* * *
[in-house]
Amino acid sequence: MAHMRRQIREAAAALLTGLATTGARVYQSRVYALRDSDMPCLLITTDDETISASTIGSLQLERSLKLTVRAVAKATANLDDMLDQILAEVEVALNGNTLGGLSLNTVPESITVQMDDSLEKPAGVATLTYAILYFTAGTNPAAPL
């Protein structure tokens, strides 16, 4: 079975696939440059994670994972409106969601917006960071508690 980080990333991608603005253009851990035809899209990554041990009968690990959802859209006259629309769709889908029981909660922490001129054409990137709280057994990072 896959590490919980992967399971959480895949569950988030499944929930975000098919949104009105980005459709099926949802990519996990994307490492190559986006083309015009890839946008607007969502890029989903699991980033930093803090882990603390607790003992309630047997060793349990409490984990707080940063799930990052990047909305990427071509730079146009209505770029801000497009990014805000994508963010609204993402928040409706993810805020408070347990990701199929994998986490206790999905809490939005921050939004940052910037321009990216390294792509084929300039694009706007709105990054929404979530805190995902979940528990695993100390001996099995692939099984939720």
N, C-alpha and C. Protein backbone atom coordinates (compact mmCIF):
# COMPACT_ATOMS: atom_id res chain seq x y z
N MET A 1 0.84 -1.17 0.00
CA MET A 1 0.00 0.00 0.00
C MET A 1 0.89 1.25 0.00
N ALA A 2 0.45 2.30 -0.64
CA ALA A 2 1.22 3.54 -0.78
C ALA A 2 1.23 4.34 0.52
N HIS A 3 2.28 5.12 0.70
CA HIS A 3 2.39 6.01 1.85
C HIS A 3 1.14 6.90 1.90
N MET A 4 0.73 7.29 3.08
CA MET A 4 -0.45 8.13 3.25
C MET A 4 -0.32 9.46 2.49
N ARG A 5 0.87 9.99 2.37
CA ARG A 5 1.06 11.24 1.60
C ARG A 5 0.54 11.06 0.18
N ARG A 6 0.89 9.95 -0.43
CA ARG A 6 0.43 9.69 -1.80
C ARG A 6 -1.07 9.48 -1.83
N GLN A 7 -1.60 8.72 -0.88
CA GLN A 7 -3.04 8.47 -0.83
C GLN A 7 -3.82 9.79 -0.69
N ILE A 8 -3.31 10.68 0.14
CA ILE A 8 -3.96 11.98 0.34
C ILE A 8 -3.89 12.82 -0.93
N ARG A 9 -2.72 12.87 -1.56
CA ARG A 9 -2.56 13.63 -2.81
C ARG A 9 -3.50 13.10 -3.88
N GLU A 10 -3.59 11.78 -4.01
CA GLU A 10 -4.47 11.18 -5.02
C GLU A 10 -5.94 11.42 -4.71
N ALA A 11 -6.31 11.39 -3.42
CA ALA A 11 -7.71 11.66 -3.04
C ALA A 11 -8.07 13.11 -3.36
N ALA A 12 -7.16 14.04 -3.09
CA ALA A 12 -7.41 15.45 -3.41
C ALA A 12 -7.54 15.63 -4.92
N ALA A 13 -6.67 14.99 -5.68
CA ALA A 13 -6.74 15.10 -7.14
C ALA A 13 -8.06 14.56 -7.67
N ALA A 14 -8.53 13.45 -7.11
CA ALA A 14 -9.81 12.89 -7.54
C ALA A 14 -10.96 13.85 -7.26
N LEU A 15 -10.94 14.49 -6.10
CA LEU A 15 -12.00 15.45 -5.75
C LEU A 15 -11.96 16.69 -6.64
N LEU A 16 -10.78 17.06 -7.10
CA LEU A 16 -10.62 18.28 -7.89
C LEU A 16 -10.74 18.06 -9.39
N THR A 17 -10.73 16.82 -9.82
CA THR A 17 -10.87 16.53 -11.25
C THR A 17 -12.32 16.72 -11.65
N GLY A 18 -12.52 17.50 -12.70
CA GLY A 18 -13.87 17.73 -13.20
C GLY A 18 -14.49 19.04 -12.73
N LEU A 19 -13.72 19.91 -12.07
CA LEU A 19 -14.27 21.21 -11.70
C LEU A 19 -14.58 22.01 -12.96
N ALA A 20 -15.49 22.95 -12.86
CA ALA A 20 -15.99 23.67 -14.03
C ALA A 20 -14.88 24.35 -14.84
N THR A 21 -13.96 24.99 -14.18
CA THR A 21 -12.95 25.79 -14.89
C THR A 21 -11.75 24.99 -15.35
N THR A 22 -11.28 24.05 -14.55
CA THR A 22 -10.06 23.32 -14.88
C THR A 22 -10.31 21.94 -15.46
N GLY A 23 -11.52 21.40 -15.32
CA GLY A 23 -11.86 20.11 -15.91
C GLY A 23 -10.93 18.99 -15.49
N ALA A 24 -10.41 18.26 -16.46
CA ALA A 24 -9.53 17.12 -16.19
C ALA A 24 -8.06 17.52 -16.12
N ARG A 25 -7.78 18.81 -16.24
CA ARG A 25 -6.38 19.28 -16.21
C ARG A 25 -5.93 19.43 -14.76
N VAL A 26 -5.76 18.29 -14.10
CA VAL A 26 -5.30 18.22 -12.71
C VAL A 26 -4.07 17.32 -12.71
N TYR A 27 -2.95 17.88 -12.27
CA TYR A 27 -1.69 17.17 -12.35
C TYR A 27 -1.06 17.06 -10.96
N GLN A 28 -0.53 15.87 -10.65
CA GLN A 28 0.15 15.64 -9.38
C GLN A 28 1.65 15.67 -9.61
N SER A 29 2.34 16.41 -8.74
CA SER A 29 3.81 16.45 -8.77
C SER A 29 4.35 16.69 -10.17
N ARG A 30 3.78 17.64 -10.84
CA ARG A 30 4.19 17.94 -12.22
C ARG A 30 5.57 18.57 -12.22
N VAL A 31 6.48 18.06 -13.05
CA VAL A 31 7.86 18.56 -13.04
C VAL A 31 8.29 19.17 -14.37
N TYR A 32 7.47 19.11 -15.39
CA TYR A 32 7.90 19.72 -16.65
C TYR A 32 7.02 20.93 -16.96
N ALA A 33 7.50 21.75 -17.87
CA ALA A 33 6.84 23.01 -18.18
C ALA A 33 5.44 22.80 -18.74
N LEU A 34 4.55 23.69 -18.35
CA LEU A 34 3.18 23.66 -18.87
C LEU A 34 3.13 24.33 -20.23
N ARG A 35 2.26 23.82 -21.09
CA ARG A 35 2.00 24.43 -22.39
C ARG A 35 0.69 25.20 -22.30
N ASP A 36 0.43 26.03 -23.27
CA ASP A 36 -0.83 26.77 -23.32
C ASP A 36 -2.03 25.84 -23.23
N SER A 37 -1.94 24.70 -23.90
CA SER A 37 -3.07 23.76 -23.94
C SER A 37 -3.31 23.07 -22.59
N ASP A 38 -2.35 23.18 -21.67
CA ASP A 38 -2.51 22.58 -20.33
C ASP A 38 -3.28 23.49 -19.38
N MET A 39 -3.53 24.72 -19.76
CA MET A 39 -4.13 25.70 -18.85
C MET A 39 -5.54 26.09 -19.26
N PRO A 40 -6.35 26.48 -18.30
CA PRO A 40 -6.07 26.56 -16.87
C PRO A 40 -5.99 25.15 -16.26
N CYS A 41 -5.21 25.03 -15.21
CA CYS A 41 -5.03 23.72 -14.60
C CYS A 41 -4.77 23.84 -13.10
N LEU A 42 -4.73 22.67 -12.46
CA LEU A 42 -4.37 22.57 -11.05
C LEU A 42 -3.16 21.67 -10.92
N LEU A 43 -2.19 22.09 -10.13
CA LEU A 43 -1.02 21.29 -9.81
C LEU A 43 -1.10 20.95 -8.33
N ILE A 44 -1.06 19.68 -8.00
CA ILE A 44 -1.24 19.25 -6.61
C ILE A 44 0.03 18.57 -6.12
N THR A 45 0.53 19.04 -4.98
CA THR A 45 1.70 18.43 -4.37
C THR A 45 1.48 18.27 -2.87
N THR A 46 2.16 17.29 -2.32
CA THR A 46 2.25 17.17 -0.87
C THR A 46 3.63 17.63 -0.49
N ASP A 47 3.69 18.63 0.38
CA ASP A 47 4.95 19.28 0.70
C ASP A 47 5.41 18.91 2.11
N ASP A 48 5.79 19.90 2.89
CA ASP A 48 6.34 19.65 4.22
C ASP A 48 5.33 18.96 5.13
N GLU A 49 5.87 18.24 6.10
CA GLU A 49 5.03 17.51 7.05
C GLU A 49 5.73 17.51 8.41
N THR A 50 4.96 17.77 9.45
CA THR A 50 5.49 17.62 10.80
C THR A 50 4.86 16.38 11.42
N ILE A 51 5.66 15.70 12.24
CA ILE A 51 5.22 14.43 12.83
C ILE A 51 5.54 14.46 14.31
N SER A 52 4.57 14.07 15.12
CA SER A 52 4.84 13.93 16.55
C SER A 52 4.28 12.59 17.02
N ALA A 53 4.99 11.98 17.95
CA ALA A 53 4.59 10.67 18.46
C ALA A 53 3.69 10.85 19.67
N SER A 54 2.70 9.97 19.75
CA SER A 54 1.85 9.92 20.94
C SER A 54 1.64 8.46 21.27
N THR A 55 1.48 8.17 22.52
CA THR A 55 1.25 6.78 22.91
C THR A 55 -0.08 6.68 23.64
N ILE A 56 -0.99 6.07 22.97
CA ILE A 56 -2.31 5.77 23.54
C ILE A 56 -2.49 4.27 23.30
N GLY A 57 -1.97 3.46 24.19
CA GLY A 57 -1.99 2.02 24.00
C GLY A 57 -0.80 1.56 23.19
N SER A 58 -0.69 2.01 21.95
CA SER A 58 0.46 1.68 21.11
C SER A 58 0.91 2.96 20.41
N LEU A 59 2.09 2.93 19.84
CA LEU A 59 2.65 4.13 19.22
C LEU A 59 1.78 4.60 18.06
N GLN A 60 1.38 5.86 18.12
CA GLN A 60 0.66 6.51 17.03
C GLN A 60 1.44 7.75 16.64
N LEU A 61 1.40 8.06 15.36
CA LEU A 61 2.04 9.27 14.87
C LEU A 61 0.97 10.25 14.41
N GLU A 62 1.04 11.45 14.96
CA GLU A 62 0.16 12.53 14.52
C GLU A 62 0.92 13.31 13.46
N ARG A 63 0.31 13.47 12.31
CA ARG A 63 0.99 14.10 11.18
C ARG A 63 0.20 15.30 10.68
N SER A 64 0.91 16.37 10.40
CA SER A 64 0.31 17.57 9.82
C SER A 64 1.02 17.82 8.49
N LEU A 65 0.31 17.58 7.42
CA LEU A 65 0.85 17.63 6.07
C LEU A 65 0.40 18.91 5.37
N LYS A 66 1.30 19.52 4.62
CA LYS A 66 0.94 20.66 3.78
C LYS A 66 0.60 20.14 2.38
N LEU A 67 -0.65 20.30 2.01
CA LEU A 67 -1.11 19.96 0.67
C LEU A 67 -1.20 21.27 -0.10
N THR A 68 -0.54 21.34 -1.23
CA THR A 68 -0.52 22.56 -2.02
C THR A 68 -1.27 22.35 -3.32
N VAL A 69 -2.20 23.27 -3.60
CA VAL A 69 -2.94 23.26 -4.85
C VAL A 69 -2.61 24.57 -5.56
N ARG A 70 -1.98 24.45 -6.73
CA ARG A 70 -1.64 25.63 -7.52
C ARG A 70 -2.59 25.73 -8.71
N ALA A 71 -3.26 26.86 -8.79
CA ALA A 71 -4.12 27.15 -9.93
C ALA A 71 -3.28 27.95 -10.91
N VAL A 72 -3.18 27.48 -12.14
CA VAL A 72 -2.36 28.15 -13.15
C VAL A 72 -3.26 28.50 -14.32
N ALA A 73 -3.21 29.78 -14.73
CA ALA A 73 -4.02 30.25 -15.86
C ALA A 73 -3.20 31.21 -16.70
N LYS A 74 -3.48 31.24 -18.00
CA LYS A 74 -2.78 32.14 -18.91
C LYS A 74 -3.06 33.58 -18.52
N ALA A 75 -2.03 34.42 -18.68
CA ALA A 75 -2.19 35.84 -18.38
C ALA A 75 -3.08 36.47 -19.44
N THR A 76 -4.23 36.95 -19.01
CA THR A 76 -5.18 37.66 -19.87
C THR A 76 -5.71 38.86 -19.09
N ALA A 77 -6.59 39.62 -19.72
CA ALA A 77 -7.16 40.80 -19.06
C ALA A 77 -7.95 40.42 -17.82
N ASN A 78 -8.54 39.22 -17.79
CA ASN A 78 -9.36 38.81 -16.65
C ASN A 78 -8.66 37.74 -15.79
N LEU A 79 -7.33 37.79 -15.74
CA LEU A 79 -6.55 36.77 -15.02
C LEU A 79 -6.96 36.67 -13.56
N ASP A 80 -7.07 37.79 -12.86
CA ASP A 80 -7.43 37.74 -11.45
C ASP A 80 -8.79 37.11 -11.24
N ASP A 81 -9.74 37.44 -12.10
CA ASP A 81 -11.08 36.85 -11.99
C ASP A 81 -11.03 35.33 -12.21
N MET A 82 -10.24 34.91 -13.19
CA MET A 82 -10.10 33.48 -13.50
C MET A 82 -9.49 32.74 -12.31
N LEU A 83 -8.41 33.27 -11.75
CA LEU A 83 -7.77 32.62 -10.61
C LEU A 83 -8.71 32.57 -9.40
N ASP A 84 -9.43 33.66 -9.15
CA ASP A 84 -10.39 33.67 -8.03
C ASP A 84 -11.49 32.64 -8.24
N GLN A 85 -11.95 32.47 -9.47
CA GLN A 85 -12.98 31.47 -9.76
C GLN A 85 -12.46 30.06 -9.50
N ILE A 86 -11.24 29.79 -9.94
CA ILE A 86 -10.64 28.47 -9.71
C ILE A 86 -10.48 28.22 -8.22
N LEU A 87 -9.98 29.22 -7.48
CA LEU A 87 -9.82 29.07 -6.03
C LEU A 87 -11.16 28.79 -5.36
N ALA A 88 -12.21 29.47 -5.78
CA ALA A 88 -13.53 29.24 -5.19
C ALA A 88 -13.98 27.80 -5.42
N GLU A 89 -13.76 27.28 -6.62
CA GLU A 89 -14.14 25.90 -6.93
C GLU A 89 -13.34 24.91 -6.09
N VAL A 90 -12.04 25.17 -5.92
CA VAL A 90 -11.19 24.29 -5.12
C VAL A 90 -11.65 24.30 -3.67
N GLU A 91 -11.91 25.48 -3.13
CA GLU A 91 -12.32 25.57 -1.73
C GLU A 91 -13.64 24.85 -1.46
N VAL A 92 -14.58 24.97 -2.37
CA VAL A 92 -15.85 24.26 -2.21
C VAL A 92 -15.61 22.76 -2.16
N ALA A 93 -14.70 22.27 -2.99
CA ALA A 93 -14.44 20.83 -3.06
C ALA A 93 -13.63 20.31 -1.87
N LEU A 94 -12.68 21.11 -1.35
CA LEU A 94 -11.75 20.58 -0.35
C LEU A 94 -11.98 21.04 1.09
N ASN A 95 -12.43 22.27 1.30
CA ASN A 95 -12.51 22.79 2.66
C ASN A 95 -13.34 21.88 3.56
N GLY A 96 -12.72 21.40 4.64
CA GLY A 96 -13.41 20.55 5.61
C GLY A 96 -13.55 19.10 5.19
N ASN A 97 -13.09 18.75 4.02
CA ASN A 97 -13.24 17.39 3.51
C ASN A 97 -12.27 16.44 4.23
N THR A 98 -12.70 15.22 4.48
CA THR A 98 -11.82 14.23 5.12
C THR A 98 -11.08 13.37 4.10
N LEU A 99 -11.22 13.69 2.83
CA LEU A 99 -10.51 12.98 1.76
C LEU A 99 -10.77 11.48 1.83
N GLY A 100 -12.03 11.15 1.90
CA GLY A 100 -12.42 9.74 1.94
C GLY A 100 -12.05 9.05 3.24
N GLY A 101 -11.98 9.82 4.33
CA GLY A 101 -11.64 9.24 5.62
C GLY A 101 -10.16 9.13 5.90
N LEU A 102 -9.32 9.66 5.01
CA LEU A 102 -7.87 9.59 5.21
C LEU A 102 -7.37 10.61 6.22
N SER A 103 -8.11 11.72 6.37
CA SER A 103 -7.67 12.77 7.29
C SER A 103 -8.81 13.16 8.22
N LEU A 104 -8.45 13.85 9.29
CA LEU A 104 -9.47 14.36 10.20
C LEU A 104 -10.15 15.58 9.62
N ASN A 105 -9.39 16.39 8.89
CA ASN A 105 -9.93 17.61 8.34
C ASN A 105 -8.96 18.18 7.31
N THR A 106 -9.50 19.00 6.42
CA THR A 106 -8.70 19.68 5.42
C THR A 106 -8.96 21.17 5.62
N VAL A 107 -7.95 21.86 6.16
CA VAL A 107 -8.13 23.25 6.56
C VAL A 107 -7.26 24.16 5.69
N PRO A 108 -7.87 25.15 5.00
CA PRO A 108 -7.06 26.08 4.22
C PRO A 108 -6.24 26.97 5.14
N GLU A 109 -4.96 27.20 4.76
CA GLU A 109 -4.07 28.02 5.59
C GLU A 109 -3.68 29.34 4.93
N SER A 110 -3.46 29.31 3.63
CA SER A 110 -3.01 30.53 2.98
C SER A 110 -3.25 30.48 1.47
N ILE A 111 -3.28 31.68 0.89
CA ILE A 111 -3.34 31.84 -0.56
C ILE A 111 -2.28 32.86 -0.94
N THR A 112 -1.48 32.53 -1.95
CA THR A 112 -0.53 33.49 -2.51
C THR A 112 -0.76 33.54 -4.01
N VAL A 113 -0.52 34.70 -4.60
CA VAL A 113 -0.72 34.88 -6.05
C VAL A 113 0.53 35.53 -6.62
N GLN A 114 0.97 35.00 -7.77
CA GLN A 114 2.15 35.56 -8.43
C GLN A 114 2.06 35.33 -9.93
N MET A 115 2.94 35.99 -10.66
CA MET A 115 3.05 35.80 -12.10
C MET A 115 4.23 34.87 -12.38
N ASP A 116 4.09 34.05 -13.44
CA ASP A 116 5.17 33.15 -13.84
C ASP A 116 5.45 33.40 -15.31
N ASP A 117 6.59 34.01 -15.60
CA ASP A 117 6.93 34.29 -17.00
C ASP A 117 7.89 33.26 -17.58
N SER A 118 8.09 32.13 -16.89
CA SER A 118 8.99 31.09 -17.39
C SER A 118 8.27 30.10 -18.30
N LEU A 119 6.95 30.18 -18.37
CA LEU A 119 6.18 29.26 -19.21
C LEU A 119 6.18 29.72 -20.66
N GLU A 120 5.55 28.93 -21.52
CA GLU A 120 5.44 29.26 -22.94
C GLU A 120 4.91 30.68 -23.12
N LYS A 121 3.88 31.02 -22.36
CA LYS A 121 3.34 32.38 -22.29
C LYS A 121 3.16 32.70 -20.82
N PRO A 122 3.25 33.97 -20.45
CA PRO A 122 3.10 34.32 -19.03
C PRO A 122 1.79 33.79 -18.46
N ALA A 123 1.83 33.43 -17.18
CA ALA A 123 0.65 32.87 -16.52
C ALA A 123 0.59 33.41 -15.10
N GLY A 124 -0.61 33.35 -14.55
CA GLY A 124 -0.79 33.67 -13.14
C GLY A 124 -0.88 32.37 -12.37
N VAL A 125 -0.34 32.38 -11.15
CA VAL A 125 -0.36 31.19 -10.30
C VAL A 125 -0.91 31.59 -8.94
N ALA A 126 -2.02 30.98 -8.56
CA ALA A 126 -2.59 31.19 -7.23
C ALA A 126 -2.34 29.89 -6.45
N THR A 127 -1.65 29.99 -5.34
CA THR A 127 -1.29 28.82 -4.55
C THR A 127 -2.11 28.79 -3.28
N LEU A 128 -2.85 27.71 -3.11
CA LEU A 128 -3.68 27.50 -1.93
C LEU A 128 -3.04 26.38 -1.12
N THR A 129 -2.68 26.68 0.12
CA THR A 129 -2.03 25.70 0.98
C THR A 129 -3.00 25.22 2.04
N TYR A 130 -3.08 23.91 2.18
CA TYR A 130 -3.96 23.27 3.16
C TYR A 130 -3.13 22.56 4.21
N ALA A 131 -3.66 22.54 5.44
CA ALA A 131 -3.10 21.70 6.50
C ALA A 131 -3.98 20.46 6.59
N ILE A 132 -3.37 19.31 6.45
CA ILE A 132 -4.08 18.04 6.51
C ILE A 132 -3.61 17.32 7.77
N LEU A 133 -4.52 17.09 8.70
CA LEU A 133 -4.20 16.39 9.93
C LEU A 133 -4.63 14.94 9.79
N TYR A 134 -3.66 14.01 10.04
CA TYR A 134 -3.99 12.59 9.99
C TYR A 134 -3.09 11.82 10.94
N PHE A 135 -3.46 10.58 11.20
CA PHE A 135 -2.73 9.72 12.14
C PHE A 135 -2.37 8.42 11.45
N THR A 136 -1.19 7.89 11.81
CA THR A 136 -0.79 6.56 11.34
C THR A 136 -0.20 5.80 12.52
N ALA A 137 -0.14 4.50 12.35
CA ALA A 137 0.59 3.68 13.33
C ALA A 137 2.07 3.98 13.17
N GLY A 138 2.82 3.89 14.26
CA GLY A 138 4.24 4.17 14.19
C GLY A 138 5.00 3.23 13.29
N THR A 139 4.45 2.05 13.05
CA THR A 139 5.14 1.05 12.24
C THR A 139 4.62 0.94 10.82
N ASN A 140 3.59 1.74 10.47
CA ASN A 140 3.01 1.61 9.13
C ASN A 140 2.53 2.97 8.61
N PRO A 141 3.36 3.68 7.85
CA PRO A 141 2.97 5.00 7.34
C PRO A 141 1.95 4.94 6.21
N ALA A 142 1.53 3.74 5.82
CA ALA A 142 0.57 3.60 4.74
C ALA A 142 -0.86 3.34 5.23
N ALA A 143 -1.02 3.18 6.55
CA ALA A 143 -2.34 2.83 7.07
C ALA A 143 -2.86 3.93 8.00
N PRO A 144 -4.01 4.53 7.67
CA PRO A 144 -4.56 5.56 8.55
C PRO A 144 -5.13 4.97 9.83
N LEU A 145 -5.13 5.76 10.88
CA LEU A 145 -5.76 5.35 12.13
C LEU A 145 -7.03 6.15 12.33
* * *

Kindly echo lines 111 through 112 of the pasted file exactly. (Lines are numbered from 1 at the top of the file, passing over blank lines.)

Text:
N ASP A 36 0.43 26.03 -23.27
CA ASP A 36 -0.83 26.77 -23.32